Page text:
Thirty Oregon Wines in Thirty Days: day 5! Fun with DePonte.

Here we are on day five, and I ain’t even slowin’ down yet! However, I did need to give my wallet a rest and draw back on a wine I drank a few weeks back and LOVED- the DePonte Cellars Melon de Bourgogne, 2013 Dundee Hills!

Aromatic white, say what?!

Aromatic white, say what?!

Just when you think you’ve heard of all the wacky whites in Oregon, here comes another one! Actually, we’ve barely grazed the surface in the white department. More to come. This wine is actually fairly well-known here, and is considered to be DePonte Cellars “flagship” white, amongst a beautiful lineup of Dundee Hills Pinot Noirs. These wines are not distributed in South Carolina, so I was unaware of their existence until I moved here. Score!

We’ve now noted that both Alsatian and Spanish varietals can flourish here, and so little Melon brings us to France, specifically to the Loire Valley. In the Loire, Melon de Bourgogne is known as Muscadet. Let it be known that a dry Muscadet is perhaps one of my faaaavorite things in the world. Its a genius little wine; there are insane values to be found, they’re perfect for hot weather and with shellfish.

white_grape

However, the Nantes region of the Loire Valley where Muscadet comes from is a stone’s throw from the Ocean, so it behaves a bit differently there. Noticeably minerally, briney (mmmm) and with a bracing “fresh ocean breeze” sort of quality. The Willamette Valley is fairly close to the ocean but there is that whole mountain range thing that separates them. We still do benefit from ocean breeze and fog, but not in precisely the same way that Muscadet grapes do. Throw that together with a different soil type and you’ve got a completely different wine.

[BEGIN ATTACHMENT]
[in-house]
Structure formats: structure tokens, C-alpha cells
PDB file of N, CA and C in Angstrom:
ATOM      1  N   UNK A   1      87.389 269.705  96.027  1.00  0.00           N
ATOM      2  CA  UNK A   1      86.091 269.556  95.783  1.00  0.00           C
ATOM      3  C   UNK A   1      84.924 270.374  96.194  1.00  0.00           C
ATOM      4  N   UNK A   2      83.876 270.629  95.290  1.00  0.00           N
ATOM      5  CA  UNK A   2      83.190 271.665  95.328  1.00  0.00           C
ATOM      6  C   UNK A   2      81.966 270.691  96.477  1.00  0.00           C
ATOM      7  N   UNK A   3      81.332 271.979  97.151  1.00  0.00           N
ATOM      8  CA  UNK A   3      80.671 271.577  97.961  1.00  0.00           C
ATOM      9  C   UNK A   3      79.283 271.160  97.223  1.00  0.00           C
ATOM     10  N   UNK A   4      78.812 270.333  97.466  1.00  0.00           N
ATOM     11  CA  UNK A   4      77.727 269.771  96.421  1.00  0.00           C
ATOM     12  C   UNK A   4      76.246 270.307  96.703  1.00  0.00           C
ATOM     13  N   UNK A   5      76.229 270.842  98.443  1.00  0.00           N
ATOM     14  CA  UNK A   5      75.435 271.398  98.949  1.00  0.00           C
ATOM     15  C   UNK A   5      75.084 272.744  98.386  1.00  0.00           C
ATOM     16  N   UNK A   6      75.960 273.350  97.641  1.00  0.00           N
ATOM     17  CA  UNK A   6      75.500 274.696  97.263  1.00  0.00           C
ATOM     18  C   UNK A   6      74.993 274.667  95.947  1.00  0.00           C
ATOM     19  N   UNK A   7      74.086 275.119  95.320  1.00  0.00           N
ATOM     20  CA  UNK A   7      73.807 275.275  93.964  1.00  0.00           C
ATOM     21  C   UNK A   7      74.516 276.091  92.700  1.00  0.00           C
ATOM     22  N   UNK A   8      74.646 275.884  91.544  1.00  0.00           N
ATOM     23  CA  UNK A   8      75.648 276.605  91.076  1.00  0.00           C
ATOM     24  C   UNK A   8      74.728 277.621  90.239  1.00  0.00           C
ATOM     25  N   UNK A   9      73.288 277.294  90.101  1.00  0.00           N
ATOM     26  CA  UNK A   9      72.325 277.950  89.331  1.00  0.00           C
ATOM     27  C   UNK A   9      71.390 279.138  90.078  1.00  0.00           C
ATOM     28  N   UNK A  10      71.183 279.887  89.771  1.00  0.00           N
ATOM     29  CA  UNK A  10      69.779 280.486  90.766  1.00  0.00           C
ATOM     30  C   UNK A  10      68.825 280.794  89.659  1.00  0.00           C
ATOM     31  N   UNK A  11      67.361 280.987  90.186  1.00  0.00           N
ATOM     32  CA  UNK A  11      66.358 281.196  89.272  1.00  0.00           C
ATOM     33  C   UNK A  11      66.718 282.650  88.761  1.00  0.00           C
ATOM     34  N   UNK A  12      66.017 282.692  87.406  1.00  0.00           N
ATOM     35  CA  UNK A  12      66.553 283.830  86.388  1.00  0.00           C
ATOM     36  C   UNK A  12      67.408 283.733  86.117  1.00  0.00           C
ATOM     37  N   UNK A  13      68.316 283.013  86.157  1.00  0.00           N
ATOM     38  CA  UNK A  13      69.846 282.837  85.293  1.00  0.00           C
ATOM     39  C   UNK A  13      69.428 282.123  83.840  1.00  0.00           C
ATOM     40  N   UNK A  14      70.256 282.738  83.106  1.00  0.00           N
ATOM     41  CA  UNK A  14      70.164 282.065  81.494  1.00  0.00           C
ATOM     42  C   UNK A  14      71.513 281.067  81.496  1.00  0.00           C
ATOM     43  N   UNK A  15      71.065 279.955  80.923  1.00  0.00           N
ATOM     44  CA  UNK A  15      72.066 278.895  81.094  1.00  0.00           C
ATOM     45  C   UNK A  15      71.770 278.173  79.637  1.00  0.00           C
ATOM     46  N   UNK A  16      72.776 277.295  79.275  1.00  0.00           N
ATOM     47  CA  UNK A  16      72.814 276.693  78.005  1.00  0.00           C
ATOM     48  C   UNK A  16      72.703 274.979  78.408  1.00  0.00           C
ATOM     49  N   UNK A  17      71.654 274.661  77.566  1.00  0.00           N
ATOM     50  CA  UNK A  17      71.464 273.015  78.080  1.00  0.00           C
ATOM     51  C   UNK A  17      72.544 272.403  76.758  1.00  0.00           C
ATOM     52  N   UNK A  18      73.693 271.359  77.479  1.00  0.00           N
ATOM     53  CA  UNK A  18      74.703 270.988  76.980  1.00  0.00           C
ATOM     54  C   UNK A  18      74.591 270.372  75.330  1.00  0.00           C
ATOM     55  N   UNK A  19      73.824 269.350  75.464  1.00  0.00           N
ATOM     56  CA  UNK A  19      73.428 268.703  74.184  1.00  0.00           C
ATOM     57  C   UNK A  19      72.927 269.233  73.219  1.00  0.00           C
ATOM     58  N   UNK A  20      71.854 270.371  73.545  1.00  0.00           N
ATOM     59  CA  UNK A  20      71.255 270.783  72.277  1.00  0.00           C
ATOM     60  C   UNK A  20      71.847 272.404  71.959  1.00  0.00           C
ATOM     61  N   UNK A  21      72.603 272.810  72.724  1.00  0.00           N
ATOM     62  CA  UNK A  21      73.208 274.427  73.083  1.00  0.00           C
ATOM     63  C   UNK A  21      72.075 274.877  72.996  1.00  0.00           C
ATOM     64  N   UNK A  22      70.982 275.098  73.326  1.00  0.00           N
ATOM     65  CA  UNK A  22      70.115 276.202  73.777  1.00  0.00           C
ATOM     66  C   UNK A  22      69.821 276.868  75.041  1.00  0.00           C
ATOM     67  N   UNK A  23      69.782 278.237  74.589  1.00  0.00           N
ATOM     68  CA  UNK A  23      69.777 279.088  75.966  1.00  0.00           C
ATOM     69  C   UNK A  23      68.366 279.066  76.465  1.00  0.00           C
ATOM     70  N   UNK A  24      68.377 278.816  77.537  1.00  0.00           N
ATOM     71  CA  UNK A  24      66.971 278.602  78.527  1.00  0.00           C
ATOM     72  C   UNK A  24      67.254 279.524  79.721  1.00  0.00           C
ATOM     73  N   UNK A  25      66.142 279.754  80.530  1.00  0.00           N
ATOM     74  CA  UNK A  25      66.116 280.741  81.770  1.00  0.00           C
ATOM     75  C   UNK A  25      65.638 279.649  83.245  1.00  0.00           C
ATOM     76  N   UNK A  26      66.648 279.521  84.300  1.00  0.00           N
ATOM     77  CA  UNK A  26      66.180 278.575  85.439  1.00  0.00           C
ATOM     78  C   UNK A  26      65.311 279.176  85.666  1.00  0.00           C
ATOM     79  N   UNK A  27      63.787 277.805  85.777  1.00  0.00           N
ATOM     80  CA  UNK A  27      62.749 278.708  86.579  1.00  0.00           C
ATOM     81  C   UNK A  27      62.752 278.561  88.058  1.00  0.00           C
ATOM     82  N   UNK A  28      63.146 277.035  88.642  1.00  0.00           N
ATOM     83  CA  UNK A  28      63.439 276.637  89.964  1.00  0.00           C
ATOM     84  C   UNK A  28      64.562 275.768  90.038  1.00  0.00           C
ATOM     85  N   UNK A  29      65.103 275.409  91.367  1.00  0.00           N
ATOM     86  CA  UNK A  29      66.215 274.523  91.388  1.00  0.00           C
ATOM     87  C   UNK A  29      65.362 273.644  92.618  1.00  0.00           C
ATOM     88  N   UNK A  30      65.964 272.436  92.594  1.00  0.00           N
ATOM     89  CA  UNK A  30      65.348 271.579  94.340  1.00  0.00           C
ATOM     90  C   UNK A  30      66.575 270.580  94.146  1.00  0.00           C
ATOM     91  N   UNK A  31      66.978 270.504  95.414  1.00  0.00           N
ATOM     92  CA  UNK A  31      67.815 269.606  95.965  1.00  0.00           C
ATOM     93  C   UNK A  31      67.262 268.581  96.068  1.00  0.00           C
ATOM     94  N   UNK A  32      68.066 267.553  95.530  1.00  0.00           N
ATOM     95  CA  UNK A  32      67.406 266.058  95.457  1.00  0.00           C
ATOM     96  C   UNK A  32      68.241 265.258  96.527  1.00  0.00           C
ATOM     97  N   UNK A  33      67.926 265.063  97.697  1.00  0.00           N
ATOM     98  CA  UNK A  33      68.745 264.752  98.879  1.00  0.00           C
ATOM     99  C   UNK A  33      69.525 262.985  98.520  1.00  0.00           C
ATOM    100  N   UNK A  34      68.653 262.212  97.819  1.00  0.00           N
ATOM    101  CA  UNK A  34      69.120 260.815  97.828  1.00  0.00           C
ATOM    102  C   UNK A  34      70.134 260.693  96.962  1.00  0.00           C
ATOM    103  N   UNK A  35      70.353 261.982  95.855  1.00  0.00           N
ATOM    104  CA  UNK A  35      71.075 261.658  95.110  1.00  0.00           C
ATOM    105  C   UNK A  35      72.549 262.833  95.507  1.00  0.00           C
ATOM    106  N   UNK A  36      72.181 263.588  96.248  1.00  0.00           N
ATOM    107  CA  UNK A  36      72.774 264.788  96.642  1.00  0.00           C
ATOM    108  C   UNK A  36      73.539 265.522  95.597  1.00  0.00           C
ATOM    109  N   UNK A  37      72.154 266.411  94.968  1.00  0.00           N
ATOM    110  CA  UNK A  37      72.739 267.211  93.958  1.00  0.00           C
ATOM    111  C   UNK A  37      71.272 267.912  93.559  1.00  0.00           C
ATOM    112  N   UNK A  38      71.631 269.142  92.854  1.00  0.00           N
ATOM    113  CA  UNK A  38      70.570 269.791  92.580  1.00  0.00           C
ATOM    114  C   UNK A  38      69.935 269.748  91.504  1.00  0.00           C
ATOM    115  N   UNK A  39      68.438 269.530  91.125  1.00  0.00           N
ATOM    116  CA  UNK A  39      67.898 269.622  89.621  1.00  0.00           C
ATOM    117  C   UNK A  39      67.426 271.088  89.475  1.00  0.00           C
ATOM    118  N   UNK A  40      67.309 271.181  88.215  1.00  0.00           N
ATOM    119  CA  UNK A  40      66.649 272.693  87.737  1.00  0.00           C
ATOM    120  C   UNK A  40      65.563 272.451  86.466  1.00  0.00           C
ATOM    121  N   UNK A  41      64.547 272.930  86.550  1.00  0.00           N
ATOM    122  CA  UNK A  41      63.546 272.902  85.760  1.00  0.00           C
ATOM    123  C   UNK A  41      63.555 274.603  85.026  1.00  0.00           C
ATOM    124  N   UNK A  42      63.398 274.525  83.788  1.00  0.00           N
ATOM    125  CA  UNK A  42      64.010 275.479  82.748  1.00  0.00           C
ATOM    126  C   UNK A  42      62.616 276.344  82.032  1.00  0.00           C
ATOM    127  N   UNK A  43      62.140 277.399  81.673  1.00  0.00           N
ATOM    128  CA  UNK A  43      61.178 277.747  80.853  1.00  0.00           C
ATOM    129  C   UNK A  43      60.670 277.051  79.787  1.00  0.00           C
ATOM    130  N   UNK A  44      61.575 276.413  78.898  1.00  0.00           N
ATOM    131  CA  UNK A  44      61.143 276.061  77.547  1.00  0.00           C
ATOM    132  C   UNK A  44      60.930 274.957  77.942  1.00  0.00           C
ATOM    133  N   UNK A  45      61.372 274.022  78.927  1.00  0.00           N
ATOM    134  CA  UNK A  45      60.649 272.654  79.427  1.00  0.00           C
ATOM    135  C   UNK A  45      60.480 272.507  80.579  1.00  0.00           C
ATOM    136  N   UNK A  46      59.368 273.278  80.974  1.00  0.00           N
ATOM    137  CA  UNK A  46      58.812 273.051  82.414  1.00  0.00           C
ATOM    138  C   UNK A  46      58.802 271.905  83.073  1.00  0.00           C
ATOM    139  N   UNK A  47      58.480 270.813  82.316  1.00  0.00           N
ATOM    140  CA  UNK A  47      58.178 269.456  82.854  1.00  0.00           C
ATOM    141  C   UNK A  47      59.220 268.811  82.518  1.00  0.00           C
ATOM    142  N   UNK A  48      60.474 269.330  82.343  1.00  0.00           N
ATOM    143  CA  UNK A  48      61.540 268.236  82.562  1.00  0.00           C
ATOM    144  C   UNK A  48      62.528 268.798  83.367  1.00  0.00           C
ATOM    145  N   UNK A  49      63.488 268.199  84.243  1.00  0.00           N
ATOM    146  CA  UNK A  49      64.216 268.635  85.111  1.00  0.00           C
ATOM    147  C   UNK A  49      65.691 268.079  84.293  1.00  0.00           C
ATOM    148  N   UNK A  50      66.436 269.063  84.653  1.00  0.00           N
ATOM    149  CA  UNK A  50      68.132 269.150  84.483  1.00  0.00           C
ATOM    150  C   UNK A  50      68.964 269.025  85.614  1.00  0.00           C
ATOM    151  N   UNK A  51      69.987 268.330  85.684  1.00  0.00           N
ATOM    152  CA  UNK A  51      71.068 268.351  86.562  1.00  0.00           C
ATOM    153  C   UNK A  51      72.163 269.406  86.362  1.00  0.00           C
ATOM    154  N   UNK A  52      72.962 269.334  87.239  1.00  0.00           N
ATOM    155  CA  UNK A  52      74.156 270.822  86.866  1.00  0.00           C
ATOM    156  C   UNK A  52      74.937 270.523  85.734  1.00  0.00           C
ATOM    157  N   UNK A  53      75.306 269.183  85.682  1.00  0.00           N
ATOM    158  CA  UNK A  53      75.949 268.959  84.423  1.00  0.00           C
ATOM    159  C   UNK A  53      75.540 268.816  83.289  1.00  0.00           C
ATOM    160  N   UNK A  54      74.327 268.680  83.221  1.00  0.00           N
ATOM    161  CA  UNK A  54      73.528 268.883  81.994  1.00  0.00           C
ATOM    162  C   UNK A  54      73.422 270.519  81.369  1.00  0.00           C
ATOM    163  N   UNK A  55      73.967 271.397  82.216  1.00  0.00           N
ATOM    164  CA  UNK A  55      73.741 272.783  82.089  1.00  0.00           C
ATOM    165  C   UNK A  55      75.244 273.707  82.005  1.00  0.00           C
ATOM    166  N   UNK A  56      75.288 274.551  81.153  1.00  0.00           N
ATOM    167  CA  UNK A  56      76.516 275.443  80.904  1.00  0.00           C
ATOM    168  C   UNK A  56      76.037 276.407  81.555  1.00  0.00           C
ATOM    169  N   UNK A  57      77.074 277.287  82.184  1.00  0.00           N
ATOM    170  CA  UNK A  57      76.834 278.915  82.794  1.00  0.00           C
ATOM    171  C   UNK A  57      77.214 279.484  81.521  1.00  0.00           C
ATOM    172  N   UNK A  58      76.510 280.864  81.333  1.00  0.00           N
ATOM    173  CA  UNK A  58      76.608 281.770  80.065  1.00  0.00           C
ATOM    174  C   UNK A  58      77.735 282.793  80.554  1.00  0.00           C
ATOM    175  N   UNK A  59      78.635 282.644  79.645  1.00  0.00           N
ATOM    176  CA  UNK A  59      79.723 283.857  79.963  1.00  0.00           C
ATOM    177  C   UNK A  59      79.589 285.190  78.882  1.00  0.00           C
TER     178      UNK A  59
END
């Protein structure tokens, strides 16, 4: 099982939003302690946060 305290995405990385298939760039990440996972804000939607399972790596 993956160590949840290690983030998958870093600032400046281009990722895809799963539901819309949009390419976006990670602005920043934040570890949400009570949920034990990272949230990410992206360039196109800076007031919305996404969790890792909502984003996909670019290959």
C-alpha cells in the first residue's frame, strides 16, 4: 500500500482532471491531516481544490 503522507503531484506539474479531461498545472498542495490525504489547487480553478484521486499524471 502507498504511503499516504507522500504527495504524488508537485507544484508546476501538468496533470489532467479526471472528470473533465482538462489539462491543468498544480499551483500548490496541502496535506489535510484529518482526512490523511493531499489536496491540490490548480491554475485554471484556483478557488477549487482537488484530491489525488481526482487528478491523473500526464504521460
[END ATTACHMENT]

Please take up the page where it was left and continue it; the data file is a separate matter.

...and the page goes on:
The DePonte Melon takes on a very tropical and floral persona; very outgoing and sunshiney. Energetic, with bright and resounding jasmine, white flowers and honeysuckle. Golden delicious apple, pears and pineapple are also abundant, and it finishes with really nice acidity. Just about 1000 cases were made of the 2013 vintage.

Food-wise, this wine differs from its French cousin strikingly. Whereas Muscadet and oysters are a dream, this wine could handle an oyster- but perhaps one with a hint of something fruity/citrusy, maybe with the addition of a mignonette. And a more sweet/succulent oyster, not the ultra-briney ones. The DePonte website suggests scallops- I would say absolutely to this idea, but again, a sweet/fresh preparation rather than savory. Savory would be a no-no in my taste bud premonitions. The tropical and floral-ness of this wine would clash with savory. But, I’d be hard pressed to find a better Summertime sipper than this. Fo sho. Writing this has really made me long for warm weather. Le sigh….

A handful of other producers in Oregon make/plant Melon, but I’ve yet to come across one. The Eyrie made one in 2010, it looks like. Panther Creek did at one time, but I don’t see it on their site as of now.

That wraps up day 5! This wine was purchased at the “Deck the Hills” Dundee Hills Tasting Event held at Argyle Winery for $24. I think. 

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One thought on “Thirty Oregon Wines in Thirty Days: day 5! Fun with DePonte.

  1. Pingback: Thirty Oregon Wines in Thirty Days, Day 13! | the wine snob.

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